Bankruptcy prediction has been a topic of research for decades, both within the financial and the academic world. The implementations of international financial and accounting standards, such as Basel II and IFRS, as well as the recent credit crisis, have accentuated this topic even further. This paper describes both regularized and non-linear kernel variants of traditional discriminant analysis techniques, such as logistic regression, Fisher discriminant analysis (FDA) and quadratic discriminant analysis (QDA). Next to a systematic description of these variants, we contribute to the literature by introducing kernel QDA and providing a comprehensive benchmarking study of these classification techniques and their regularized and kernel versions for bankruptcy prediction using 10 real-life data sets. Performance is compared in terms of binary classification accuracy, relevant for evaluating yes/no credit decisions and in terms of classification accuracy, relevant for pricing differentiated credit granting. The results clearly indicate the significant improvement for kernel variants in both percentage correctly classified (PCC) test instances and area under the ROC curve (AUC), and indicate that bankruptcy problems are weakly non-linear. On average, the best performance is achieved by LSSVM, closely followed by kernel quadratic discriminant analysis. Given the high impact of small improvements in performance, we show the relevance and importance of considering kernel techniques within this setting. Further experiments with backwards input selection improve our results even further. Finally, we experimentally investigate the relative ranking of the different categories of variables: liquidity, solvency, profitability and various, and as such provide new insights into the relative importance of these categories for predicting financial distress.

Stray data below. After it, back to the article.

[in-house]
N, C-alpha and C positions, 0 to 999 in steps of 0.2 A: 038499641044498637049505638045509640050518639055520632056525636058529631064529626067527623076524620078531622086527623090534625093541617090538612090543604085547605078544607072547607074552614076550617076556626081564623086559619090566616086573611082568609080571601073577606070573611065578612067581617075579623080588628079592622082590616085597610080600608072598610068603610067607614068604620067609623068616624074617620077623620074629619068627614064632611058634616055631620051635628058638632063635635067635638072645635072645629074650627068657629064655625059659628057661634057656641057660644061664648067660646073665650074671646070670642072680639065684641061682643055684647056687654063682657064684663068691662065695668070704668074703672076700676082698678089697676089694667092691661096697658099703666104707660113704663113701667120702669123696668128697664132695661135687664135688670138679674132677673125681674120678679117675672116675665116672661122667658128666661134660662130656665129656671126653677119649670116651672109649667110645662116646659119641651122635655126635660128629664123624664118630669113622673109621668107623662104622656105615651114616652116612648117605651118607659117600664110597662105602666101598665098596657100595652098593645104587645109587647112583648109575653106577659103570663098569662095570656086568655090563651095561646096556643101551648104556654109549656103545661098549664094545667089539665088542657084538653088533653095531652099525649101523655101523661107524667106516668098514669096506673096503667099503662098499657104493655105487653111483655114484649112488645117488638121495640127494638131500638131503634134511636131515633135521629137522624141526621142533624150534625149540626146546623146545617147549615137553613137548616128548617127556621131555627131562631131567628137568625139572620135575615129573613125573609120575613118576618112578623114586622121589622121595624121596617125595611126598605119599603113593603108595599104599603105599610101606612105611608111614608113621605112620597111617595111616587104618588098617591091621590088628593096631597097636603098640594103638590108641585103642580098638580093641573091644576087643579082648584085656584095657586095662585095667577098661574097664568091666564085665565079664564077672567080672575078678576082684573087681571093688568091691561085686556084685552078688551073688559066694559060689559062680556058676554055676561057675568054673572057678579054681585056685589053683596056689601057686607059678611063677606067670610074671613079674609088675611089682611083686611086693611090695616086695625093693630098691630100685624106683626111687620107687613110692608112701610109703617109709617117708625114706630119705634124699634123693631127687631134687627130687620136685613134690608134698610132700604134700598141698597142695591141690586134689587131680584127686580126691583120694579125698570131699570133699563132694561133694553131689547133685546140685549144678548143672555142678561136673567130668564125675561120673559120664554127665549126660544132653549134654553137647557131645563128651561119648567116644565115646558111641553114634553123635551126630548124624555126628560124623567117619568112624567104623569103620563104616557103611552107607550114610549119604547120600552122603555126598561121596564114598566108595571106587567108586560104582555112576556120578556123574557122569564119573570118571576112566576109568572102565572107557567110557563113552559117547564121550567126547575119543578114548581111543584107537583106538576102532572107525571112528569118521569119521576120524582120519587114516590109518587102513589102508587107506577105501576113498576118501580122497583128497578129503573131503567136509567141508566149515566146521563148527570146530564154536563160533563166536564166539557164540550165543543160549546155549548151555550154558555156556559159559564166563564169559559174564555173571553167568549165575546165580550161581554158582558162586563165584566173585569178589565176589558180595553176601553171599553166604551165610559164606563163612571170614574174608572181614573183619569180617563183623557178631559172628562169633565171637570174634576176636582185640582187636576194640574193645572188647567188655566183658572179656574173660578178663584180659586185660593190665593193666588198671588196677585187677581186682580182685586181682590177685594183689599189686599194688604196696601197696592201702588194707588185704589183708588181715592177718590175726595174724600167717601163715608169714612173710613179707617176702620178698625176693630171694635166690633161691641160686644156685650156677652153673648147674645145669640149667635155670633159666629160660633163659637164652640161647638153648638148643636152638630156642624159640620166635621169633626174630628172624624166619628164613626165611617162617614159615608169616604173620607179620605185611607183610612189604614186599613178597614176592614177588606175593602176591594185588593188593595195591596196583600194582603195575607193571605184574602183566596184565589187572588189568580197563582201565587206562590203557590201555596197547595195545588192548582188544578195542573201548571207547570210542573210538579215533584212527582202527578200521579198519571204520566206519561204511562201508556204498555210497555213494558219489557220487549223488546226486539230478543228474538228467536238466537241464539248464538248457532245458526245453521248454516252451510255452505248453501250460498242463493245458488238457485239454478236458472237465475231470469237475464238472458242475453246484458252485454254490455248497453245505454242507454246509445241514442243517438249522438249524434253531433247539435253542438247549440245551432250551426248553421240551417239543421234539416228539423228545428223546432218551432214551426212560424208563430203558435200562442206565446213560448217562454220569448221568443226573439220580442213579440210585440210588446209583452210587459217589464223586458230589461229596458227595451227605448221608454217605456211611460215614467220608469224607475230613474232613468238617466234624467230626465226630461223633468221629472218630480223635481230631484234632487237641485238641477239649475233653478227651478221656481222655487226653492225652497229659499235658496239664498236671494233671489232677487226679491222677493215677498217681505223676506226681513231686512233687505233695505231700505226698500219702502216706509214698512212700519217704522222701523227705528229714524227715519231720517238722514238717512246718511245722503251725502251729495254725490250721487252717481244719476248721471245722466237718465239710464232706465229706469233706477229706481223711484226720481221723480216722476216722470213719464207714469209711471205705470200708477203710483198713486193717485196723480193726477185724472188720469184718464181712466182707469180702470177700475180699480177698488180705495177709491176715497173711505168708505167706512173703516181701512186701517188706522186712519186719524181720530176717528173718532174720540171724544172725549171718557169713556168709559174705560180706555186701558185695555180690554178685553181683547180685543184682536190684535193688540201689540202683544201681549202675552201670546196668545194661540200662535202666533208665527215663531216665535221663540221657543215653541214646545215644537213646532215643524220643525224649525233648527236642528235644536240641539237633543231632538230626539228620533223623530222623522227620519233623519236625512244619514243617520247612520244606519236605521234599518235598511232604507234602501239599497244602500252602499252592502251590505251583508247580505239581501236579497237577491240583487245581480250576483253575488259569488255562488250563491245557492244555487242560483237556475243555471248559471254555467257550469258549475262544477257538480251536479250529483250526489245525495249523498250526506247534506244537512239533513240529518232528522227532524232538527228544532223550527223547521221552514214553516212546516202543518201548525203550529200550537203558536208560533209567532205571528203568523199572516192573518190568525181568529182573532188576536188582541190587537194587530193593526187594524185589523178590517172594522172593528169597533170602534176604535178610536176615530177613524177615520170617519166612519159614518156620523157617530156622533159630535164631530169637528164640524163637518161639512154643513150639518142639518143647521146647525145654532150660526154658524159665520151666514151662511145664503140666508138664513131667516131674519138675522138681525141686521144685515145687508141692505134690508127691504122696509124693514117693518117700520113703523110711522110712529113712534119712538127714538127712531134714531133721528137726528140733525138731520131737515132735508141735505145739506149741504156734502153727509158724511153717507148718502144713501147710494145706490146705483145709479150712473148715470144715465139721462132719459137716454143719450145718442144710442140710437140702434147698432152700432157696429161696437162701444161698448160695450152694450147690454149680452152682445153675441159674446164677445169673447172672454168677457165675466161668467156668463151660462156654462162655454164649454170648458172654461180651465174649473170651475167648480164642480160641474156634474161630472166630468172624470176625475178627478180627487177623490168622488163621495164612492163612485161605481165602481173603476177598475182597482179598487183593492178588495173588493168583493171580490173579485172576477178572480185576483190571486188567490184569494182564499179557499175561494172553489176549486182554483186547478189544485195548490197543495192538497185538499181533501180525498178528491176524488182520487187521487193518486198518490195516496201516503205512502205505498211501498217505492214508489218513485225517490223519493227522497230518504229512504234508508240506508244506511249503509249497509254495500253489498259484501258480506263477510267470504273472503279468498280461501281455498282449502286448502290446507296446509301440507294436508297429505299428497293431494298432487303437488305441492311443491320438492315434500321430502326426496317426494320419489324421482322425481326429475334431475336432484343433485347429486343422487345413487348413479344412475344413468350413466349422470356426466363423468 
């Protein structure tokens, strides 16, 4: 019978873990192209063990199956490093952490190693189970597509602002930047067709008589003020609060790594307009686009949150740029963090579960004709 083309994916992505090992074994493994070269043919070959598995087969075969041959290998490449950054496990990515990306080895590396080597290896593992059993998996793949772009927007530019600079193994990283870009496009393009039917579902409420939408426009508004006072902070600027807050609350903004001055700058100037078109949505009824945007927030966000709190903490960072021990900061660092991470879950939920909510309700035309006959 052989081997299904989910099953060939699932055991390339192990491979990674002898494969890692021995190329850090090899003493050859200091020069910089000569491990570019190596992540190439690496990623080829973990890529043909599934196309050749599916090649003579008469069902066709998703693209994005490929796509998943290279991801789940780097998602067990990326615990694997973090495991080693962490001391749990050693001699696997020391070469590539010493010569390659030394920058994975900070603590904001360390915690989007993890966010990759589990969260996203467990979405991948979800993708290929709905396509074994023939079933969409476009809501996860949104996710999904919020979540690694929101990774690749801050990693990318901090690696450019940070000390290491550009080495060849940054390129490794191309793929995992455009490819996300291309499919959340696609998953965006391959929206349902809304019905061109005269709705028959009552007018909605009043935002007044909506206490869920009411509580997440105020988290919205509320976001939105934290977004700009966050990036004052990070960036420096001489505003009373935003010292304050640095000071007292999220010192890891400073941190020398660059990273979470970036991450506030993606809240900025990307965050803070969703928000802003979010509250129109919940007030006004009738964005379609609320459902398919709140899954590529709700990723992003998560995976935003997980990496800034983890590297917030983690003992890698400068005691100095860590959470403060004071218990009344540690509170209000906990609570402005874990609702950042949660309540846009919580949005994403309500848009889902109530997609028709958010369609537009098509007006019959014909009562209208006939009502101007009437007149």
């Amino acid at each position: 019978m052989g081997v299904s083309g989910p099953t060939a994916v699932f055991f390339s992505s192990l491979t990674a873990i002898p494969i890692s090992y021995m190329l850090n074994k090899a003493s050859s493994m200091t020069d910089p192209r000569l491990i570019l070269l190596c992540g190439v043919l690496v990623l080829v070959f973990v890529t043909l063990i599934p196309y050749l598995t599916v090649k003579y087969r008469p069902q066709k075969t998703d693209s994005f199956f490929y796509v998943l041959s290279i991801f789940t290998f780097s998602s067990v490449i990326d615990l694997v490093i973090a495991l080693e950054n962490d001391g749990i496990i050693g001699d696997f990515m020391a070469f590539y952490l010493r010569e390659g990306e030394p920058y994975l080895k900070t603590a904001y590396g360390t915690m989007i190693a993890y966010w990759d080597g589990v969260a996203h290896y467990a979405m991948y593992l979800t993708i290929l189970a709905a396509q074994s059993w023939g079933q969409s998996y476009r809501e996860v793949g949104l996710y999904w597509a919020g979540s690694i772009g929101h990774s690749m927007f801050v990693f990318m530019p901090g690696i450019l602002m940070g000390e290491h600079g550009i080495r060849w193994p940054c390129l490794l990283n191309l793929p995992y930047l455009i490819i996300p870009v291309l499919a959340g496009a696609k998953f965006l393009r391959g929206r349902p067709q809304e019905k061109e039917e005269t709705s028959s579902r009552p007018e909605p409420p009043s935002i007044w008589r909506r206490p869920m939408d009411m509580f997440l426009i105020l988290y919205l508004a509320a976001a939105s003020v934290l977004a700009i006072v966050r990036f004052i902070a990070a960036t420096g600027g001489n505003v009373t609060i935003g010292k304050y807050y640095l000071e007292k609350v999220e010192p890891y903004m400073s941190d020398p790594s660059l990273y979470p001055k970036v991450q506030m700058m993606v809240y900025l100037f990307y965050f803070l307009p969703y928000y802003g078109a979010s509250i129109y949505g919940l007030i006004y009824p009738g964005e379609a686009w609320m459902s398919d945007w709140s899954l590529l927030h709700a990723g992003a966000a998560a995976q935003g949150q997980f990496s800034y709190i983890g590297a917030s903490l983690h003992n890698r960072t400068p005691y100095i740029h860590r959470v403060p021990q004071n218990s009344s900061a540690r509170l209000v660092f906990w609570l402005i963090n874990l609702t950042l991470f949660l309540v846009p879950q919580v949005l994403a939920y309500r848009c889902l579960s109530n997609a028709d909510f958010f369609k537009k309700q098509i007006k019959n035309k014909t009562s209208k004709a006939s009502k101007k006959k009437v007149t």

• The role of career-self-management in determining employees' perceptions and evaluations of their psychological contract and their esteemed value of career activities offered by the organization

      De Schamphelaere, Veroniek; De Vos, Ans; Buyens, Dirk (2004)
      The development of a career is subject to an interaction and exchange process between employer and employee. In addition, the changing nature and meaning of a career in today's competitive labor market has stimulated researchers to relate this with the psychological contract theory (e.g. Herriot, 1998, Sparrow & Cooper, 1998). However, the research domain of career self-management and the potential influence on the perception and evaluation of the psychological contract and on career activities offered by the organization in particular, has not been explicitly explored yet. Studies of Kossek et al. (1998) and Sturges et al. (2000) show that employees who actively manage their own career, hold higher expectations towards their employer, since they develop a clear idea on what their career objectives are and on how they want to achieve them. Hence, hypotheses are formulated that address the relationship between career self-management and (1) the perception and evaluation of the psychological contract, (2) the esteemed value and perception of career activities offered by the employer. To test our hypotheses, a cross-sectional survey among 491 employees of six Belgian organizations has been conducted. Our results suggest that the extent to which employees manage their own career has a significant impact on (1) the perception and evaluation of promises exchanged with their employer and (2) the importance they attach to career activities and the evaluation they make of the career activities offered by the company. First, employees who actively manage their own career, believe their employer has made more promises to them relating to different content domains of the psychological contract. Secondly, employees who actively manage their own career, are more positive on the fulfillment of their psychological contract. More specifically, this conclusion can be applied to the two dimensions of the psychological contract that are job-related, i.e. career development opportunities, job content. Thirdly, employees who actively manage their own career, attach more importance to the career activities offered by the company. In particular those career activities that consist of real guidance and steering from the organization. Furthermore, these employees also evaluate the provision of career management practices in the organization more positively. Our findings are discussed in view of the literature on career self-management and psychological contracts and they add new important insights.